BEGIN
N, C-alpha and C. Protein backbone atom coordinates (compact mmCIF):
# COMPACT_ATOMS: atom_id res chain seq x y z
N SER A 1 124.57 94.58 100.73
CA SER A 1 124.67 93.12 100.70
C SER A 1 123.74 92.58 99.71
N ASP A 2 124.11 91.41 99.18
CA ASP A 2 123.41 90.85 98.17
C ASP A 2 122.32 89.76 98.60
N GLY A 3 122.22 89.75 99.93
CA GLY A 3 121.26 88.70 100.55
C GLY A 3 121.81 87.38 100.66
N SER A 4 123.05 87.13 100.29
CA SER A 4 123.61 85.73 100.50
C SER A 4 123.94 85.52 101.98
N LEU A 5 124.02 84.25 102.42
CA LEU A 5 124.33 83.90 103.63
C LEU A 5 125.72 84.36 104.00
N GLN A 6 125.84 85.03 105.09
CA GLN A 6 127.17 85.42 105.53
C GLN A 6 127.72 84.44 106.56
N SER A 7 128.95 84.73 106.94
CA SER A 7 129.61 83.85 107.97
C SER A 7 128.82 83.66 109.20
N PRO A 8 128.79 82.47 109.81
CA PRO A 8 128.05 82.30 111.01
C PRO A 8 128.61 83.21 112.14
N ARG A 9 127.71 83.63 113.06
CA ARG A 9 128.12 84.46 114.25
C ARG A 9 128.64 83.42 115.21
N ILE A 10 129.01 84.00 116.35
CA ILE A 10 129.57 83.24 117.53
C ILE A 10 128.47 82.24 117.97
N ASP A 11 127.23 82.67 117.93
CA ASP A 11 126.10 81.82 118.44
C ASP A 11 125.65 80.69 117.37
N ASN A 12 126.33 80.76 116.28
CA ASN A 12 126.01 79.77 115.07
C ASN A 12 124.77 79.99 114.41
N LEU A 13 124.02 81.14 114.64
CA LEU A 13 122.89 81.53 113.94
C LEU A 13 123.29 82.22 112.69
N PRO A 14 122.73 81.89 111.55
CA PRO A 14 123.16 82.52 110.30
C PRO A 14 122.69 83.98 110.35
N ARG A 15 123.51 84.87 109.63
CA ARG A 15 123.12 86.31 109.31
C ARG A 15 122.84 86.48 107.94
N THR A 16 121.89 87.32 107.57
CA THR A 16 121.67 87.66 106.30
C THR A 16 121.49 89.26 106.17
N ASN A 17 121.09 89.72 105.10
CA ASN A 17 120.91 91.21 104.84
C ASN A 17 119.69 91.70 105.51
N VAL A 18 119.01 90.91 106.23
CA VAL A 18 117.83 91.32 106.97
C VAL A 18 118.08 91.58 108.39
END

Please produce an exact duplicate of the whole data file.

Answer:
N, C-alpha and C. Protein backbone atom coordinates (compact mmCIF):
# COMPACT_ATOMS: atom_id res chain seq x y z
N SER A 1 124.57 94.58 100.73
CA SER A 1 124.67 93.12 100.70
C SER A 1 123.74 92.58 99.71
N ASP A 2 124.11 91.41 99.18
CA ASP A 2 123.41 90.85 98.17
C ASP A 2 122.32 89.76 98.60
N GLY A 3 122.22 89.75 99.93
CA GLY A 3 121.26 88.70 100.55
C GLY A 3 121.81 87.38 100.66
N SER A 4 123.05 87.13 100.29
CA SER A 4 123.61 85.73 100.50
C SER A 4 123.94 85.52 101.98
N LEU A 5 124.02 84.25 102.42
CA LEU A 5 124.33 83.90 103.63
C LEU A 5 125.72 84.36 104.00
N GLN A 6 125.84 85.03 105.09
CA GLN A 6 127.17 85.42 105.53
C GLN A 6 127.72 84.44 106.56
N SER A 7 128.95 84.73 106.94
CA SER A 7 129.61 83.85 107.97
C SER A 7 128.82 83.66 109.20
N PRO A 8 128.79 82.47 109.81
CA PRO A 8 128.05 82.30 111.01
C PRO A 8 128.61 83.21 112.14
N ARG A 9 127.71 83.63 113.06
CA ARG A 9 128.12 84.46 114.25
C ARG A 9 128.64 83.42 115.21
N ILE A 10 129.01 84.00 116.35
CA ILE A 10 129.57 83.24 117.53
C ILE A 10 128.47 82.24 117.97
N ASP A 11 127.23 82.67 117.93
CA ASP A 11 126.10 81.82 118.44
C ASP A 11 125.65 80.69 117.37
N ASN A 12 126.33 80.76 116.28
CA ASN A 12 126.01 79.77 115.07
C ASN A 12 124.77 79.99 114.41
N LEU A 13 124.02 81.14 114.64
CA LEU A 13 122.89 81.53 113.94
C LEU A 13 123.29 82.22 112.69
N PRO A 14 122.73 81.89 111.55
CA PRO A 14 123.16 82.52 110.30
C PRO A 14 122.69 83.98 110.35
N ARG A 15 123.51 84.87 109.63
CA ARG A 15 123.12 86.31 109.31
C ARG A 15 122.84 86.48 107.94
N THR A 16 121.89 87.32 107.57
CA THR A 16 121.67 87.66 106.30
C THR A 16 121.49 89.26 106.17
N ASN A 17 121.09 89.72 105.10
CA ASN A 17 120.91 91.21 104.84
C ASN A 17 119.69 91.70 105.51
N VAL A 18 119.01 90.91 106.23
CA VAL A 18 117.83 91.32 106.97
C VAL A 18 118.08 91.58 108.39